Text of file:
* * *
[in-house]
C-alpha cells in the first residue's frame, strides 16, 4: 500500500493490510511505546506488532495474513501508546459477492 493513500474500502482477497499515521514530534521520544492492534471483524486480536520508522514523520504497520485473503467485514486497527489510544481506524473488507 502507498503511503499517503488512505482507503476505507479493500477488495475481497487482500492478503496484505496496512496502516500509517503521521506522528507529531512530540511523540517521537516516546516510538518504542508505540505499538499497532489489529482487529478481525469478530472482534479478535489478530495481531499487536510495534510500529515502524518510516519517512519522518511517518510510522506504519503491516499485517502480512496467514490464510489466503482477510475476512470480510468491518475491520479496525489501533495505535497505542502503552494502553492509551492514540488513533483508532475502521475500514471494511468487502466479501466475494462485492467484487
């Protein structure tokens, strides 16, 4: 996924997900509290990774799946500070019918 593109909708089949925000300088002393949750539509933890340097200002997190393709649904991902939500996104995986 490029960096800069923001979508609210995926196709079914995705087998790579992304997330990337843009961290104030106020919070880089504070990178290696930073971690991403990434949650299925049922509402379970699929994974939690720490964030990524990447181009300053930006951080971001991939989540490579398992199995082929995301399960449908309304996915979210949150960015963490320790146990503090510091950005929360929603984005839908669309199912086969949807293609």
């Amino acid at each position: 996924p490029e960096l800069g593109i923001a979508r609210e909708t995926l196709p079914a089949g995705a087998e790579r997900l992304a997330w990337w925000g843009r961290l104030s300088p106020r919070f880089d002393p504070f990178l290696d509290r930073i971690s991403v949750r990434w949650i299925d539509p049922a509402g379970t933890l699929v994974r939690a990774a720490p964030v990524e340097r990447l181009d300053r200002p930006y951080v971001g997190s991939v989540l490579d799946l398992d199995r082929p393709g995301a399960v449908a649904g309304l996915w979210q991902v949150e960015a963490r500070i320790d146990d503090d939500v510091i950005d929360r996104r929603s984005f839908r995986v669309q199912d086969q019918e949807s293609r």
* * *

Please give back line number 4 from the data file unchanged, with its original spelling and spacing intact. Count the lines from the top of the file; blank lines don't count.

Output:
């Amino acid at each position: 996924p490029e960096l800069g593109i923001a979508r609210e909708t995926l196709p079914a089949g995705a087998e790579r997900l992304a997330w990337w925000g843009r961290l104030s300088p106020r919070f880089d002393p504070f990178l290696d509290r930073i971690s991403v949750r990434w949650i299925d539509p049922a509402g379970t933890l699929v994974r939690a990774a720490p964030v990524e340097r990447l181009d300053r200002p930006y951080v971001g997190s991939v989540l490579d799946l398992d199995r082929p393709g995301a399960v449908a649904g309304l996915w979210q991902v949150e960015a963490r500070i320790d146990d503090d939500v510091i950005d929360r996104r929603s984005f839908r995986v669309q199912d086969q019918e949807s293609r």